You'd be amazed how little people really know about their own town's geography, so there's your challenge: master your home's geography—start local—and then expand outwards. And again because this information has the most context and is the most relevant to you, you'll probably progress quickly.
Pop quiz! What's the national animal of Canada (eh)?
3. Follow your curiosity
If you're learning geography because you want to expand your general knowledge, one of the most important tenets you should follow is to allow your natural curiosity to guide you. As I've said before, geography is an ENORMOUS subject with more rabbit holes than a vegetable patch so it's not hard to quickly become overwhelmed.
So, once you've gotten that high-level picture of the globe and its major features, and learned more about your home's geography, it's now time to follow your curiosity.
What does that look like? Well ...
- What countries or cities in the world interest you? (If you dream about going on safari in South Africa, research its major game reserves and the names of nearby cities; look into the animals you might expect to see, as well as the tribal history of those lands; and research the currency and approximate costs, etc.)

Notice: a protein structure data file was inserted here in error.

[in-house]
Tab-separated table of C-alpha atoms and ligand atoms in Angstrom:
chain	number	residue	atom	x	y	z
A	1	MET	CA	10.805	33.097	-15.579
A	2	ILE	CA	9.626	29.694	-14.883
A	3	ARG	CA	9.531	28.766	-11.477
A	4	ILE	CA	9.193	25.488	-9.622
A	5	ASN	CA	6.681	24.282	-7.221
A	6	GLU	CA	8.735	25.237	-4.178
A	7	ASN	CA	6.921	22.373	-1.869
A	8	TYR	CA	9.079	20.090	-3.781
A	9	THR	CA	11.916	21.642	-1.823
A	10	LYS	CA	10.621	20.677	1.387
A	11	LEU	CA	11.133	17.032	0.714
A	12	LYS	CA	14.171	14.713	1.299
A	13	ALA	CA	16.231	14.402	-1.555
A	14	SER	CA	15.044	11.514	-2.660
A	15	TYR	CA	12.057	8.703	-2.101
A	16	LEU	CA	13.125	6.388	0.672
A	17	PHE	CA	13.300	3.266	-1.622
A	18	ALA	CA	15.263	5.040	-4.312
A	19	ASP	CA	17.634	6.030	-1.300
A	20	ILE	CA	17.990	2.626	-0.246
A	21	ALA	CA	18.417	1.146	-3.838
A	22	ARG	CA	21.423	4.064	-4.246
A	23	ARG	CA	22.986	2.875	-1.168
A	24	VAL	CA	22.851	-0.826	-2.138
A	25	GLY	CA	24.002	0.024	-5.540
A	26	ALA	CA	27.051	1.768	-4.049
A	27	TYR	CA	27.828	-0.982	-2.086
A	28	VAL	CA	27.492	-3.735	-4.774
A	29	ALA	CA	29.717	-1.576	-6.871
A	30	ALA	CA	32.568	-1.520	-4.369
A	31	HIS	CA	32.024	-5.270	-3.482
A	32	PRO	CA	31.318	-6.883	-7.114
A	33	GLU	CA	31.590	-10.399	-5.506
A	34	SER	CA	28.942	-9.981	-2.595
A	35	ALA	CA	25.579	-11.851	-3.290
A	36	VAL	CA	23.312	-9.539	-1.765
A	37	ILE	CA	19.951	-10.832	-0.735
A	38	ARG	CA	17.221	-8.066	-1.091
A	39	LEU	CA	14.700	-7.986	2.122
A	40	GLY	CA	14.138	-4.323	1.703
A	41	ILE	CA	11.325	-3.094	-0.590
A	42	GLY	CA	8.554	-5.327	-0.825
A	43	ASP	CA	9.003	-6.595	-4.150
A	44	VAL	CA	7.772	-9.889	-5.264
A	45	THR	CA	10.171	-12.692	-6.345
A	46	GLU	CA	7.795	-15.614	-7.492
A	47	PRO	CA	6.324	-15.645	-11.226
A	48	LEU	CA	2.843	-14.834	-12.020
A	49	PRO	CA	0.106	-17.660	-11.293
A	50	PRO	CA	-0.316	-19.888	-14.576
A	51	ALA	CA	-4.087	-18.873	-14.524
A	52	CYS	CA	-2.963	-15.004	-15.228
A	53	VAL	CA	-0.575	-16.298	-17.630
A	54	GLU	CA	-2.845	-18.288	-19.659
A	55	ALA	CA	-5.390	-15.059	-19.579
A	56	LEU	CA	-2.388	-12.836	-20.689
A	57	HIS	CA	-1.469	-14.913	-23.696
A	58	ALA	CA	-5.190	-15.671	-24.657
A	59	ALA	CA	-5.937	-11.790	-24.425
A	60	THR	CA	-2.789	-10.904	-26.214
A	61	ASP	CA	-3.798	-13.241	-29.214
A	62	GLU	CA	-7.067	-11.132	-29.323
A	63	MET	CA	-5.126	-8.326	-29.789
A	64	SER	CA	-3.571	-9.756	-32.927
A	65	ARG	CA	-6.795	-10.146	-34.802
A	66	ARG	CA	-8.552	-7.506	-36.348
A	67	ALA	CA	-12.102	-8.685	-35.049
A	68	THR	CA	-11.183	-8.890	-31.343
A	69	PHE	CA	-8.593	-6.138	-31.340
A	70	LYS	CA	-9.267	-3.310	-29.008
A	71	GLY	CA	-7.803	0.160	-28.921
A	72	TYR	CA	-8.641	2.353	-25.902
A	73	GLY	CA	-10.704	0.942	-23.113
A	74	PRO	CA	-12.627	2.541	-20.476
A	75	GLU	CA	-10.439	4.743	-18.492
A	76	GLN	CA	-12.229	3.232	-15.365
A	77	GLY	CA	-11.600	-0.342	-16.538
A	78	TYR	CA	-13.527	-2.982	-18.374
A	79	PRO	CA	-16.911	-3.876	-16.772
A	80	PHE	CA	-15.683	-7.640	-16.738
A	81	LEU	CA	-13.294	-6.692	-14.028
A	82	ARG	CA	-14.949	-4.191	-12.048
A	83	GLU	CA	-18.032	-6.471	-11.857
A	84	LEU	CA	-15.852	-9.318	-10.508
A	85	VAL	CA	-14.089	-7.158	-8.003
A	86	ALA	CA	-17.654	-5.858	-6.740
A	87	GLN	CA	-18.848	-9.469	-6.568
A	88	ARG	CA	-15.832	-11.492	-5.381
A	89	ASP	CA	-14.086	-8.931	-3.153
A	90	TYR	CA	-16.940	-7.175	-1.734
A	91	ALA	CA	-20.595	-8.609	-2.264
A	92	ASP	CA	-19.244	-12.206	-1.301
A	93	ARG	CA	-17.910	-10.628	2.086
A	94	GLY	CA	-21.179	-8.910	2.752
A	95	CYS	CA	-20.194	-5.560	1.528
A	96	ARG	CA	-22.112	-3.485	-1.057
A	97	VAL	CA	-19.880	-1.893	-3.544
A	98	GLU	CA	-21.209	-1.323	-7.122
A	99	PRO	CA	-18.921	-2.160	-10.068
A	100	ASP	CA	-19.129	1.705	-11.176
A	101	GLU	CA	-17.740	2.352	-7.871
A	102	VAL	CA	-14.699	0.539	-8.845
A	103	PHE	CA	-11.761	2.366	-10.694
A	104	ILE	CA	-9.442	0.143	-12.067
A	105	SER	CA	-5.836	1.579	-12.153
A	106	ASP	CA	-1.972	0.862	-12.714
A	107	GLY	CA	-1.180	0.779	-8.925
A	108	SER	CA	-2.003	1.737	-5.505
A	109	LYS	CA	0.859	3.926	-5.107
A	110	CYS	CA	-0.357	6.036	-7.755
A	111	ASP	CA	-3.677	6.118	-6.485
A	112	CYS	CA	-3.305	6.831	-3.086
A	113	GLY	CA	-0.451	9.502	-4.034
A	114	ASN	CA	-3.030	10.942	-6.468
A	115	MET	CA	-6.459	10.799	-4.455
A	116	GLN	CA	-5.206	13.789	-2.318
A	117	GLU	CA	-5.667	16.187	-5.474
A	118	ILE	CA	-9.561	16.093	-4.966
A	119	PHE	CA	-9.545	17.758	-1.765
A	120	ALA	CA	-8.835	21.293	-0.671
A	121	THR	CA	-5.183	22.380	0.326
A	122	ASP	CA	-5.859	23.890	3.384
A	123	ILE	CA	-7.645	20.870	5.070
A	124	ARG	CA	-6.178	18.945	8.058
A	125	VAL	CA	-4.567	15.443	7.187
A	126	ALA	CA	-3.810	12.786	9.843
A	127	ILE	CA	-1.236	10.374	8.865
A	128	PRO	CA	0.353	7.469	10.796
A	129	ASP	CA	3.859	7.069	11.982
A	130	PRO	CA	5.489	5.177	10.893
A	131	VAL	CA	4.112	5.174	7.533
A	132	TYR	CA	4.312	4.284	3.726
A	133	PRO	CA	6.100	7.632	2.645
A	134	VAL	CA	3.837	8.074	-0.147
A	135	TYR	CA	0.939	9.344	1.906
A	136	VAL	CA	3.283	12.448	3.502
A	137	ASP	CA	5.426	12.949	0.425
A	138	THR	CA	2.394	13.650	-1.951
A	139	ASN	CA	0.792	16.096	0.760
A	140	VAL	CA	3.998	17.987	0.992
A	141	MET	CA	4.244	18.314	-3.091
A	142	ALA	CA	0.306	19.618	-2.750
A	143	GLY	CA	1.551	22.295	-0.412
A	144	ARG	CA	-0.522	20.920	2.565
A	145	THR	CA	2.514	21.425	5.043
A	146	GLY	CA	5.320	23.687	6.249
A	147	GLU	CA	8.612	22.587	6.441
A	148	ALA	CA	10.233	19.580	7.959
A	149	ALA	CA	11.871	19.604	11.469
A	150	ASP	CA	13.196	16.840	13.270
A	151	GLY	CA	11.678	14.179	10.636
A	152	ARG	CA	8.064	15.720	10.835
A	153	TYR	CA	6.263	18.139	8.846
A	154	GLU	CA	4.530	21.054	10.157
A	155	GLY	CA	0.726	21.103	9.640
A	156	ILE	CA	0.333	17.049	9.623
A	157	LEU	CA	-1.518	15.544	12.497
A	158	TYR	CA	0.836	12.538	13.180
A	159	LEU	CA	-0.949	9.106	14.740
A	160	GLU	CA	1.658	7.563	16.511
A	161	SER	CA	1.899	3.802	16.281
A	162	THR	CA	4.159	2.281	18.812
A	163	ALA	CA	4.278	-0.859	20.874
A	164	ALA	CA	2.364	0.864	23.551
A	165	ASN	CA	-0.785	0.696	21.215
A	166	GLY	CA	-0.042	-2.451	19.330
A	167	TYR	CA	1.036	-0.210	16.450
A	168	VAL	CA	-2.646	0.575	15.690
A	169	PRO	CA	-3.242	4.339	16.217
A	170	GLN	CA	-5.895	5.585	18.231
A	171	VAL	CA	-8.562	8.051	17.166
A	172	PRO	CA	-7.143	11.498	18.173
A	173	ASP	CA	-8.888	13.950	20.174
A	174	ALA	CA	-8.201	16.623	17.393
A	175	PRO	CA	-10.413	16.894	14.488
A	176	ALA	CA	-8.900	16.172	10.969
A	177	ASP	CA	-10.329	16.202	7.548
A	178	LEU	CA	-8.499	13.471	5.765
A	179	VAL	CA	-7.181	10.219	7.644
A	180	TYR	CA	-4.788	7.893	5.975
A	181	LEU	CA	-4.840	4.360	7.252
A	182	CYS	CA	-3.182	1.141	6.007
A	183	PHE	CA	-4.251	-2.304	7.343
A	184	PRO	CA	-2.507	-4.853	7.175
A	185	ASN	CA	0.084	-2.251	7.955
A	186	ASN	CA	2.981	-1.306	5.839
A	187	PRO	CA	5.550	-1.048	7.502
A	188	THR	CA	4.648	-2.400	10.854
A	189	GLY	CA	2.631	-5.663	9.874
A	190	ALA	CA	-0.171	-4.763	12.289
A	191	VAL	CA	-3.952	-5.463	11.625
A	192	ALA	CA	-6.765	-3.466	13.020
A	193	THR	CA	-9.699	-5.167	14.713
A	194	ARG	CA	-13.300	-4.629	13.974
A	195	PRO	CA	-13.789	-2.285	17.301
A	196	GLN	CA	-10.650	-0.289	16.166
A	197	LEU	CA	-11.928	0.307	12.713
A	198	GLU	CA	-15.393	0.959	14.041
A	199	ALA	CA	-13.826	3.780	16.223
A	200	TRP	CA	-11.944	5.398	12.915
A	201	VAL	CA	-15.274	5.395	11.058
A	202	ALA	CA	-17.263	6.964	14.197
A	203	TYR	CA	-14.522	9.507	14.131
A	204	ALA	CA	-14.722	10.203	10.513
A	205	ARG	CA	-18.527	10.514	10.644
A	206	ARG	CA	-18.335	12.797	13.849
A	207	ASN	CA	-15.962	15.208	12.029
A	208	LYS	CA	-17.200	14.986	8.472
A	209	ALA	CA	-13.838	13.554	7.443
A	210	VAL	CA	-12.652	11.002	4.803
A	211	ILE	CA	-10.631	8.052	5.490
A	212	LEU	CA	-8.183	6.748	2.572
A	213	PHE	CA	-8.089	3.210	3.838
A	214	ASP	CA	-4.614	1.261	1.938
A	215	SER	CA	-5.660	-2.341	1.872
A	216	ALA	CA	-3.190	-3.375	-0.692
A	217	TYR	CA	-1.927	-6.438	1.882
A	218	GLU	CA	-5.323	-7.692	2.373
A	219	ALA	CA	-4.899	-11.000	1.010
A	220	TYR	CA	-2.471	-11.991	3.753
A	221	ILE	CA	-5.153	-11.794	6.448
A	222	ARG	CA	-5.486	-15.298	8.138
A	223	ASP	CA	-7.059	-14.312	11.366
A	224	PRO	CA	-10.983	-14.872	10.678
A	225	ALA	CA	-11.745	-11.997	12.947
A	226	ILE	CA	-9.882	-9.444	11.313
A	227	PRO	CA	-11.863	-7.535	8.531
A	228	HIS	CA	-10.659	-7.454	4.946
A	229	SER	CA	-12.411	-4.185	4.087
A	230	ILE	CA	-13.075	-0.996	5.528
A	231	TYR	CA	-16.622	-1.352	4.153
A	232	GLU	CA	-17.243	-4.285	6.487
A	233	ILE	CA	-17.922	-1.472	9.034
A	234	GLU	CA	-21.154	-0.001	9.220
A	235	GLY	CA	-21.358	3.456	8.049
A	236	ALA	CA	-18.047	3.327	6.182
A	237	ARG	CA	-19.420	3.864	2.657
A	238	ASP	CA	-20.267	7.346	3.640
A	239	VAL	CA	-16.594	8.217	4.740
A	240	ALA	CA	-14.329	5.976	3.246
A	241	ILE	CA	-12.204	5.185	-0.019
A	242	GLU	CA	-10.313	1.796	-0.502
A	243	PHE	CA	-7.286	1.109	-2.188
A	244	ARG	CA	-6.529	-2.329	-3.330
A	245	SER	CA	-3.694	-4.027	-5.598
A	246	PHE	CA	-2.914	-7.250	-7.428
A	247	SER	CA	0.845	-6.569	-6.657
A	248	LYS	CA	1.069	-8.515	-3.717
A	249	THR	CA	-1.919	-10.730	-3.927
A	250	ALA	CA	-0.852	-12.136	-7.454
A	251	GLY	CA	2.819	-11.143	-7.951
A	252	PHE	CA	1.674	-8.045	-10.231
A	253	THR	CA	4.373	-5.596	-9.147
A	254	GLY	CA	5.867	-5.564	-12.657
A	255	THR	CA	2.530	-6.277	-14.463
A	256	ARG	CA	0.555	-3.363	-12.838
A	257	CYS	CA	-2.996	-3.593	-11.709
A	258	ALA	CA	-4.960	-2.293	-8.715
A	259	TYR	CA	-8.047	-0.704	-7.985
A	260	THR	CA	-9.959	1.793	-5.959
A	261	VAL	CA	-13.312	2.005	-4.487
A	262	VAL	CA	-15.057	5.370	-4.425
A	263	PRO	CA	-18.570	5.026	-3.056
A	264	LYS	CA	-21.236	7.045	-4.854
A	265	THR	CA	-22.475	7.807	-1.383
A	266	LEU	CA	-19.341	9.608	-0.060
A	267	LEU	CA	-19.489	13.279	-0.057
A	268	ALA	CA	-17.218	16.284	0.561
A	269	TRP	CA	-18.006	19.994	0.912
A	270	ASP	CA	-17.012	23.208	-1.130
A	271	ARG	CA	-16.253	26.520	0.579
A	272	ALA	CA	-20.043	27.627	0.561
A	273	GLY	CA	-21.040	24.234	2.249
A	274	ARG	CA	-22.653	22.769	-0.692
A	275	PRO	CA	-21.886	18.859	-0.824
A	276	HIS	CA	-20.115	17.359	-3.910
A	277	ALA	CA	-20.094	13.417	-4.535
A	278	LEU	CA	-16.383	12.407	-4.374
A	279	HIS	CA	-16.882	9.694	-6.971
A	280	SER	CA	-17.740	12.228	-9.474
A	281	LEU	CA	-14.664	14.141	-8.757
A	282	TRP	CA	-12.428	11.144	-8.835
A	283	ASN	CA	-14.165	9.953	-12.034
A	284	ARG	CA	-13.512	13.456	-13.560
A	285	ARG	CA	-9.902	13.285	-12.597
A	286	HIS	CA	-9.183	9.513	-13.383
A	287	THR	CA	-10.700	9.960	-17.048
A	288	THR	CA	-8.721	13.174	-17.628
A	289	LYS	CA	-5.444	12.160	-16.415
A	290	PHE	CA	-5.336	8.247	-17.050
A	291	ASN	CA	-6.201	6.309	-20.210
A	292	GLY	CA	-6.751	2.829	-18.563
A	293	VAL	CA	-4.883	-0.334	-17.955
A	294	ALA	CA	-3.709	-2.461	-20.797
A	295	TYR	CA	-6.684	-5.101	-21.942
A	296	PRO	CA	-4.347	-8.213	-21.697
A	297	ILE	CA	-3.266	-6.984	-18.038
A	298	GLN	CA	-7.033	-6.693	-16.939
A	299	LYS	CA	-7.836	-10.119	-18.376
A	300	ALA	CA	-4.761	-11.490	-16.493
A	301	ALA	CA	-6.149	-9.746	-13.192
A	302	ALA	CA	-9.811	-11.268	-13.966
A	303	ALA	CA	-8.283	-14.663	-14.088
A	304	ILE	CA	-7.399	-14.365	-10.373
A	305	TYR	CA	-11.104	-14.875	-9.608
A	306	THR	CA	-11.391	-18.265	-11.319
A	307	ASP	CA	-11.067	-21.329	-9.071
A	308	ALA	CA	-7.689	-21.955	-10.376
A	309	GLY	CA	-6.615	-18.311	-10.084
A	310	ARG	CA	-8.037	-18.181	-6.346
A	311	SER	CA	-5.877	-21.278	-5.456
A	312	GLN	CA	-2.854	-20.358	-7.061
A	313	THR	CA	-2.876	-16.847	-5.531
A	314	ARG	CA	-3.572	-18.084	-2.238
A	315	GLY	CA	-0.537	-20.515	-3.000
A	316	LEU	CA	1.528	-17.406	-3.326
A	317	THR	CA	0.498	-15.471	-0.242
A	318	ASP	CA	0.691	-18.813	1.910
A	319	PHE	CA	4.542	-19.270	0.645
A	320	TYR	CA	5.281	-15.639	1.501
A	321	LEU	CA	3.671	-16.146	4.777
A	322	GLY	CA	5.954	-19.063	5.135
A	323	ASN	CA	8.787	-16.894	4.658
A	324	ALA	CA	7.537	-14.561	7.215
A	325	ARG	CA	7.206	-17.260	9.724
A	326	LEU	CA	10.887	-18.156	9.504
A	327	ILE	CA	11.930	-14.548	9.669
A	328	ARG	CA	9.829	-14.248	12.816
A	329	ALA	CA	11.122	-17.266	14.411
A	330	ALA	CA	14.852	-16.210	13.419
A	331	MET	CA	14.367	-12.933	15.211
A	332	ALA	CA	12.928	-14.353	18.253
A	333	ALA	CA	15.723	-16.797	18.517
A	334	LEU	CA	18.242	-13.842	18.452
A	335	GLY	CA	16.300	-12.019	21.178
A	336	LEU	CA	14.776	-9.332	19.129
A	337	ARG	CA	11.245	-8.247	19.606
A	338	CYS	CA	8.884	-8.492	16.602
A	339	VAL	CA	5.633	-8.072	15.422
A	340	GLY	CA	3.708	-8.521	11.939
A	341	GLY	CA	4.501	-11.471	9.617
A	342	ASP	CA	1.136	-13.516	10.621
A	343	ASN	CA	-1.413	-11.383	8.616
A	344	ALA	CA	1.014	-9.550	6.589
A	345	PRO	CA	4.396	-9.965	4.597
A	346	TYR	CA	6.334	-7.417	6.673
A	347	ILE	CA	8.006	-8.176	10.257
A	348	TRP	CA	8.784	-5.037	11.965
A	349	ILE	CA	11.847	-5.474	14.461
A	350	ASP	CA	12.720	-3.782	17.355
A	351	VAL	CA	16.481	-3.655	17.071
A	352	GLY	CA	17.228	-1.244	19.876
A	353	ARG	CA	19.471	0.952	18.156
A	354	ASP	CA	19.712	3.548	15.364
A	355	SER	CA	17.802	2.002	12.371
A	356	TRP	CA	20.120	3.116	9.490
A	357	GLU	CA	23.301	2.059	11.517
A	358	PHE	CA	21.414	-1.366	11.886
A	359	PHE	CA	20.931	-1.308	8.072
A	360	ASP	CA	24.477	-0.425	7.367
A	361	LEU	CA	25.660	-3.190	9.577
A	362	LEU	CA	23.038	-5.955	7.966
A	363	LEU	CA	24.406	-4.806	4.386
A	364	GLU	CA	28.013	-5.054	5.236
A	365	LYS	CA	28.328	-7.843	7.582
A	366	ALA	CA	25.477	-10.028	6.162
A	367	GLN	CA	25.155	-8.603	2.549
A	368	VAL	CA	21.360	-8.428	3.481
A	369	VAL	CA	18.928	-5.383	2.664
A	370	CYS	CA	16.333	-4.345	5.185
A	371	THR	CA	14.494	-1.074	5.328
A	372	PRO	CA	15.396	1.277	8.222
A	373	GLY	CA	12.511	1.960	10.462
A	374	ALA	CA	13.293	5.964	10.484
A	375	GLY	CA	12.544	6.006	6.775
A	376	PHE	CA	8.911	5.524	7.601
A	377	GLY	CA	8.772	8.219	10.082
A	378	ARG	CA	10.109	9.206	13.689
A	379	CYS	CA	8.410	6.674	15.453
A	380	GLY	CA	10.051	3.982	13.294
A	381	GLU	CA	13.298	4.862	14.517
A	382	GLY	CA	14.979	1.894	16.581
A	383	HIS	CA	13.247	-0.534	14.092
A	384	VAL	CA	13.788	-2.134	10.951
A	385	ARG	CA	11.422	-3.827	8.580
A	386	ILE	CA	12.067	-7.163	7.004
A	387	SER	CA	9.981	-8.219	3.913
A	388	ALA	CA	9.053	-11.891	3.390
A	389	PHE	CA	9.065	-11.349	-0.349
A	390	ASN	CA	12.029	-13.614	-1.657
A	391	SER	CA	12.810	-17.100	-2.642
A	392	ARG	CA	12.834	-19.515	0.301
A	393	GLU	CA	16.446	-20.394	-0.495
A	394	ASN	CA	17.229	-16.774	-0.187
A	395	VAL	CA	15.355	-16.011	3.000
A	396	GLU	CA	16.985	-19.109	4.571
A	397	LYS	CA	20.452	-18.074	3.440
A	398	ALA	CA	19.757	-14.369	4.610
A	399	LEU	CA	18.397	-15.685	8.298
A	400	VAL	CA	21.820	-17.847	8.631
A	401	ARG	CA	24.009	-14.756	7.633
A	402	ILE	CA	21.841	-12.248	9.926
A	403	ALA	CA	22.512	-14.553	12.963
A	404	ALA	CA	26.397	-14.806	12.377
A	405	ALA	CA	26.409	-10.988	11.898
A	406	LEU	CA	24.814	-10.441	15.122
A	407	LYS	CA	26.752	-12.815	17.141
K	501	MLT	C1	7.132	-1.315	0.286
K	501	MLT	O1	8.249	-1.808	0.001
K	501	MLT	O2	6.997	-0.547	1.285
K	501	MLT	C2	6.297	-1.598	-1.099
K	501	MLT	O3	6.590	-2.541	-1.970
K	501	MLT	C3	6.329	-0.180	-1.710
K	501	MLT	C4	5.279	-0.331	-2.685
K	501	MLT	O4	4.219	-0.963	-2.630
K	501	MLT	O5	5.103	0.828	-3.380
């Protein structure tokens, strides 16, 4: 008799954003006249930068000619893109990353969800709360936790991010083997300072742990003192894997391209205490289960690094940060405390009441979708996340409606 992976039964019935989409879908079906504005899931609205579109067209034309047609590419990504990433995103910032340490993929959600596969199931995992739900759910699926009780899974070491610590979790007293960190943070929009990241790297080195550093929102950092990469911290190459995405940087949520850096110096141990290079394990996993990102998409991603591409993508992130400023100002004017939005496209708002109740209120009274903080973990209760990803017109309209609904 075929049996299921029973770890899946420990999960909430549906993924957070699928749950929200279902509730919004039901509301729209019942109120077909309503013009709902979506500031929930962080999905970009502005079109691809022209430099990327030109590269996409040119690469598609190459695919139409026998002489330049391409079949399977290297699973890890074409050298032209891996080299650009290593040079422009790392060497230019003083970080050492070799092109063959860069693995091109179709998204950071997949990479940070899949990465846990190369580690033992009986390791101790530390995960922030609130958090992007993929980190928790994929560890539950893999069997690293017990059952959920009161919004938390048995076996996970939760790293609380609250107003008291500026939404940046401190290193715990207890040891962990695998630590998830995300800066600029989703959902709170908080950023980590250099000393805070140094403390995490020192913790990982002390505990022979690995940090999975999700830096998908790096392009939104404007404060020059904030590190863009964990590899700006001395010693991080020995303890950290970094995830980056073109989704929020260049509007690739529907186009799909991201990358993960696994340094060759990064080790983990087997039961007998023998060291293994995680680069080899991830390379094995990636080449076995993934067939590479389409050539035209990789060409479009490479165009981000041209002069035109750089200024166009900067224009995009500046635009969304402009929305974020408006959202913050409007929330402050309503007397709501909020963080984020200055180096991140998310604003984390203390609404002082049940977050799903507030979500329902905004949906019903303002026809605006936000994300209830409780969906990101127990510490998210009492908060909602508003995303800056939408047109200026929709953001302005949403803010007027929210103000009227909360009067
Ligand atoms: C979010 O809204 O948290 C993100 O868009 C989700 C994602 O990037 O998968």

- Where have you traveled before? (If you've been to Thailand, take a trip down memory lane by locating the cities you visited on a map, then learn the names of the various provinces, surrounding countries, and water masses. What were some of the national dishes you tried? Do you remember the flag?)
- Where do you want to travel to next? (If you've got a trip booked to Hawaii, learn the names of its islands, mountains, and major rivers; read up about its history and people; learn what they farm there and the national dishes you should try when you're there, etc.)
- What naturally piques your interest? For example: if you're a history buff, start with the story of that country's political, social, and economic past. Or if you're a nature lover, start with a country's key topographical features like mountains and waterways, and progress on to wildlife, birdlife, and vegetation.
The goal of ALL of this is simple: use your curiosity to guide you through your geography studies. This will most certainly keep you more engaged than trying to force yourself to learn about places and things that don't naturally interest you.
Of course, if you're learning about geography for school or college, you'll need to be more disciplined in your approach and in that case, I have the PERFECT must-read for you: 'How to study effectively: The ultimate guide', which will equip you with all the tools you need to ace your next geography exam.
Pop quiz! What body of water borders Thailand to the south and east?
4. Use world events and news headlines to guide your study